Frid'Eh Update #50 Presented by Fly Racing
Hey everyone and welcome to the DMX Frid’eh Update #50 here on Directmotocross.com Pretty scary you have just over one week till Christmas and 2 weeks left in 2012. It looks like the world will not be ending after all on the 21st, which means all that money you crazy people spent on survival supplies, could have been spent on some new motocross gear at your local dealer. Especially if it was this new 2013 Fly Lite Hydrogen gear.
Photo courtesy of Gamma Sales and Fly Racing
This Lite Hydrogen gear line was specifically designed for Fly Racing riders Andrew Short and Trey Carnard and it’s the same stuff they will be wearing thread for zipper at Anaheim one come January 5th for the opening round of the Monster Energy Suprecross Series. It’s lightweight, non-restrictive and makes any rider of any skill level look the part and for us slow people, going fast is half the battle right? You can check it out in person at your local Gamma dealer or at www.gammasales.com.
Parker Hoppe at the 2012 Edmonton National.
James Lissimore photo
This week’s update also goes out to Parker Hoppe. I was able to get this update from Parker.
My 2012 season was a disapointment. I was planning on doing the entire series; I had the money and put the time in preparing but I broke my hand 6 weeks before round 1 practicing. I got my cast off 10 days before Nanaimo so that threw me off. Went 12-22 there and that was the highlight of the west rounds for me. I got #90 for next year but definitely struggled with my hand. I'm planning on doing the entire series next year and have been hittin the gym steady. I'm eagar and working on some new sponsors. I'm very excited to throw a leg over the bike, pound some motos and get racing again!"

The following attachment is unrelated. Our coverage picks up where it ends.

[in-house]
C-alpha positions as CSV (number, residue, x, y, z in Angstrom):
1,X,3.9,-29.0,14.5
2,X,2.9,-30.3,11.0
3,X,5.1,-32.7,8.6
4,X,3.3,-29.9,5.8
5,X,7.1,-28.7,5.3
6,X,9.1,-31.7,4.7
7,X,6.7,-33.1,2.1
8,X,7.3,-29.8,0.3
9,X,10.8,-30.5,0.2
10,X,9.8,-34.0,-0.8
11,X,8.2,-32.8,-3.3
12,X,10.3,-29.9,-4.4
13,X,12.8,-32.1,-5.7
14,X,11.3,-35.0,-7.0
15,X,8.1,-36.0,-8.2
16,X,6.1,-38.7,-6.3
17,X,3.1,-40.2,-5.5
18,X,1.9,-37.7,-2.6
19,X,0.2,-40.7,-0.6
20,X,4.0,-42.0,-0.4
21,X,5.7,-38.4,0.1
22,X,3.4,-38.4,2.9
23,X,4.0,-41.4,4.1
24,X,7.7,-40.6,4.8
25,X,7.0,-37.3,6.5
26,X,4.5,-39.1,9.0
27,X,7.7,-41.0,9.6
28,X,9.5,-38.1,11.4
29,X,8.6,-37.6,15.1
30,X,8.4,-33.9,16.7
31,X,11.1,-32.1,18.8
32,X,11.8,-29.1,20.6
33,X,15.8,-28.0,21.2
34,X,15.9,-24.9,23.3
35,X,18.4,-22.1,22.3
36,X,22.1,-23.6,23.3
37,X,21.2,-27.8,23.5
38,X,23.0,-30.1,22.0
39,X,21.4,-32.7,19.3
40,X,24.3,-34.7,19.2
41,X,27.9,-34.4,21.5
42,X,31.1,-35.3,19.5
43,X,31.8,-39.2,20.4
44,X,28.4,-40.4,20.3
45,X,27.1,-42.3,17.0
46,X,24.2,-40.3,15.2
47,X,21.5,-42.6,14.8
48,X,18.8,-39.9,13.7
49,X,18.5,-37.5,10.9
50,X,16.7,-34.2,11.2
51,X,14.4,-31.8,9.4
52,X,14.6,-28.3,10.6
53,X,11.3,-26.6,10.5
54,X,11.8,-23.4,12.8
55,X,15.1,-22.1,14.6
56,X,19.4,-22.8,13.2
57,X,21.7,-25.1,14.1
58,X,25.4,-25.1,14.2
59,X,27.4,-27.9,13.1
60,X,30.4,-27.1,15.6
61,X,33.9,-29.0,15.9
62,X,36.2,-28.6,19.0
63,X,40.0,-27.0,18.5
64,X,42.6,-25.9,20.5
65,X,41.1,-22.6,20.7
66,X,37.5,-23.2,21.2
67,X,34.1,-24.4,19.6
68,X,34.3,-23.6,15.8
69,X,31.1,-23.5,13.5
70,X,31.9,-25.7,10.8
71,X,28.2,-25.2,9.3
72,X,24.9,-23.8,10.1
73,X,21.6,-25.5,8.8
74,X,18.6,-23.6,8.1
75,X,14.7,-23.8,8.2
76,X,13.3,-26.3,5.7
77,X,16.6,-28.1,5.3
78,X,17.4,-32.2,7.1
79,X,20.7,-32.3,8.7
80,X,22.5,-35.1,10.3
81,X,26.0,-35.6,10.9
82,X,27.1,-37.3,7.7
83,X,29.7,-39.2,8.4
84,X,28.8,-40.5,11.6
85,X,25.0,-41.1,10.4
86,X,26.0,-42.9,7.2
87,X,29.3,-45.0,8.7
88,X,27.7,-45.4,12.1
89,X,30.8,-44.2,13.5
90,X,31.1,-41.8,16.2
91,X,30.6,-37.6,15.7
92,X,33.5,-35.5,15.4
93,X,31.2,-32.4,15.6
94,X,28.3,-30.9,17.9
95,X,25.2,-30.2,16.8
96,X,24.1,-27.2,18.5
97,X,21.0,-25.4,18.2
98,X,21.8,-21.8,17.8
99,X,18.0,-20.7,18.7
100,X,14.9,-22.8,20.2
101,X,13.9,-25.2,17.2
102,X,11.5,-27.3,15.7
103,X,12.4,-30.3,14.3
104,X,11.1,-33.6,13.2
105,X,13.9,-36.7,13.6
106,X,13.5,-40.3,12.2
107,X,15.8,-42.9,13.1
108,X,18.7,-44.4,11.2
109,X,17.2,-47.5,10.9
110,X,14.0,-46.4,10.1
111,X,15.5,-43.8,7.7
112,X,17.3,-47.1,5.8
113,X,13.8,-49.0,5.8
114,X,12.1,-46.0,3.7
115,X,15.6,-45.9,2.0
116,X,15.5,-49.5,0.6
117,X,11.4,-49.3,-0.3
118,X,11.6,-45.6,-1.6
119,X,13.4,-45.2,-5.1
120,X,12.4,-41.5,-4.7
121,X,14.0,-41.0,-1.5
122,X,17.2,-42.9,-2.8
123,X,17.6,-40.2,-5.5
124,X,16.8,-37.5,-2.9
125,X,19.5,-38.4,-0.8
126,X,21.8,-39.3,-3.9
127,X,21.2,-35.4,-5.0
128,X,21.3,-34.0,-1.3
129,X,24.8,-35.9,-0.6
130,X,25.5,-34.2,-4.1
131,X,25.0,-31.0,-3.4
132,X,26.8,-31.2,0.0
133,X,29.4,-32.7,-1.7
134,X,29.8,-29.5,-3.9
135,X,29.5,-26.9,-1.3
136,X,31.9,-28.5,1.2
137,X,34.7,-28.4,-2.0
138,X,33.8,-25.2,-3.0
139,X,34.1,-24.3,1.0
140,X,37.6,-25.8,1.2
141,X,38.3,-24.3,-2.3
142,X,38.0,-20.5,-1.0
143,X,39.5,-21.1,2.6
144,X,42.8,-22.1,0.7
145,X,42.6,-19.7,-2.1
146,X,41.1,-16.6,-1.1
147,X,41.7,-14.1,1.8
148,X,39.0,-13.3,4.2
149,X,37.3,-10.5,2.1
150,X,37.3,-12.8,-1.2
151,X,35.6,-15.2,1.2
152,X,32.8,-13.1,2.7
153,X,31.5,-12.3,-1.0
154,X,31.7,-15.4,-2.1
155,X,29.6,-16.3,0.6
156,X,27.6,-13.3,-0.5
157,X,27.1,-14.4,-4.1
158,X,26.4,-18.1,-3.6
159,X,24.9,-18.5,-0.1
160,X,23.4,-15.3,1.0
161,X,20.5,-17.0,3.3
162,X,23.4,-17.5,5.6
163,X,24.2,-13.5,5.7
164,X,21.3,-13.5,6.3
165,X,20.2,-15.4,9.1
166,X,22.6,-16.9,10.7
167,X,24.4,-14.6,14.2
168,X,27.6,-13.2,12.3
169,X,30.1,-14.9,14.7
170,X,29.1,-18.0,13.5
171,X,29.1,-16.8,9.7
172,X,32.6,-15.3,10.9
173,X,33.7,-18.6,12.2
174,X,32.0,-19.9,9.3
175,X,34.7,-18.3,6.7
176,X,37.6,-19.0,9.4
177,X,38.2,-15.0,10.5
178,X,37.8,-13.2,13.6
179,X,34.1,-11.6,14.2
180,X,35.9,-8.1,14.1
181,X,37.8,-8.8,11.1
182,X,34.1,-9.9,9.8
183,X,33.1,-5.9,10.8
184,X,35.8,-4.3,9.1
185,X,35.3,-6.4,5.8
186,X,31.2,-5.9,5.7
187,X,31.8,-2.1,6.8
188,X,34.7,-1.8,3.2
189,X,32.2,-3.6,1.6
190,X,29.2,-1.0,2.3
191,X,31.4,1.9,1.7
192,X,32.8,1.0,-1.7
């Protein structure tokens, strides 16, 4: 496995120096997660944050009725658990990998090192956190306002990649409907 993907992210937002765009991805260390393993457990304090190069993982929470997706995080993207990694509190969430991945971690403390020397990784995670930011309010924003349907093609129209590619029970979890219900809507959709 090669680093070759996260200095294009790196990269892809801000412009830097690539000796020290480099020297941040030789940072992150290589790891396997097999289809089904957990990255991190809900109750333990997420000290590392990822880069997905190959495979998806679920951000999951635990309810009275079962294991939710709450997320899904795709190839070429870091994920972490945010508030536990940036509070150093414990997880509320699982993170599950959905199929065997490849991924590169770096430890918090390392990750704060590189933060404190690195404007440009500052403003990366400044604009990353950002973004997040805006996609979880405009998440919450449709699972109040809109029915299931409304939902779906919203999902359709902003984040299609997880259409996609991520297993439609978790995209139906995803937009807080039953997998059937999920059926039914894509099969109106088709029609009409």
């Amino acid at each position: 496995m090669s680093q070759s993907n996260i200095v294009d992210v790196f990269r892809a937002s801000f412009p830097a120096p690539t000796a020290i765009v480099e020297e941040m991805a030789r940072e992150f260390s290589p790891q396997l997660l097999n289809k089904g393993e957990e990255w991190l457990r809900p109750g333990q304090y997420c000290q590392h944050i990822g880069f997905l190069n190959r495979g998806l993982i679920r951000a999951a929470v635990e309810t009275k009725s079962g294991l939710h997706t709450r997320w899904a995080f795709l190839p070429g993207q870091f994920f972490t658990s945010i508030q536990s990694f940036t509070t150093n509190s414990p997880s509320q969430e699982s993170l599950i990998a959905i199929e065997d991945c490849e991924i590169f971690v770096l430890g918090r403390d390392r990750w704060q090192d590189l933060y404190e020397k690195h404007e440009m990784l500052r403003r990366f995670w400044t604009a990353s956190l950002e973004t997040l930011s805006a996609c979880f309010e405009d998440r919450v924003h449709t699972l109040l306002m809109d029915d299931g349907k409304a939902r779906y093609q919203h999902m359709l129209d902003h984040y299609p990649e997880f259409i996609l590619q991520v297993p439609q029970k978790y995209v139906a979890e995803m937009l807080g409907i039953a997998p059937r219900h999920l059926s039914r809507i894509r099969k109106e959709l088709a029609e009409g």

Thanks, Parker, and we look forward to seeing you out there next summer.
Getting back to Gamma, they are currently hiring to District Sales Managers for two territories out west. One is Northern Alberta and Northern Saskatchewan and one is Southern Saskatchewan and Manitoba. You can view the PRs here and here if you’re interested in joining one of Canada’s top distributors in the power sports market.
Kaven Benoit has put snowcross aside to focus only on moto for 2013.
Photo courtesy of KTM Canada
I guess the big news released this week was that Kaven Benoit has been officially singed to the Red Bull Royal Distributing Fox Racing KTM team for the 2013 season. You can catch the full interview Billy did with him here and the official PR from KTM here to get the details. Yes, it does mean that Jeremy Medgalia will be riding somewhere else in 2013. Where is still up in the air. It doesn’t look like it will be Leading Edge Kawasaki so you may see Jeremy take a note out of his brother’s book, gather some industry people and start his own deal. Could it be on a 250 2-stroke? I will let Billy get more into that later. Either way, whether Jeremy is 2-stroke or 4-stroke, or MX2 or MX1 he will be a threat no matter what gate he lines up on.
KTM had a great corporate booth at the Toronto Motorcycle show last weekend which will be travelling to all the shows across the country. We spotted Facciotti's #9 machine there holding the fort. It is strange seeing the 9 but we all know Colton doesn't plan on keeping it for long!
Facciotti's new ride for 2013.
KTM Canada photo.
Have you been to blackfootdirect.com latley to get your Christmas shopping done? There are lots of great deals and changes going on there right now so I decided to catch up with Dean Thompson and see what was going on:
"Things are going well at BlackfootDirect.com right now and there are many changes happening for the upcoming 2013 season! We have been redesigning our showroom in order to showcase some of our exclusive lines such as JT Racing gear and we are now an authorized Husaberg Enduro dealership which is exciting for us. It is our only motorcycle line at BlackfootDirect.com and since our roots are off-road it is a perfect fit with Husaberg being "Pure Enduro".
We are also working on our website in order to launch a now look for the spring season to showcase many of our new lines of products. In the meantime if you don't see it on www.blackfootfootdirect.com give us a call at 1-877-214-2801 and for DMX readers mention you read about us here an we will offer you 15% off MSRP on any order over $250!"
Blackfootdirect.com's new show room is coming along nicely!
Photo courtesy of blackfootdirect.com
You heard the man, folks! Call them today and say you read it here and save 15% on orders over $250.00! Thanks, Dean!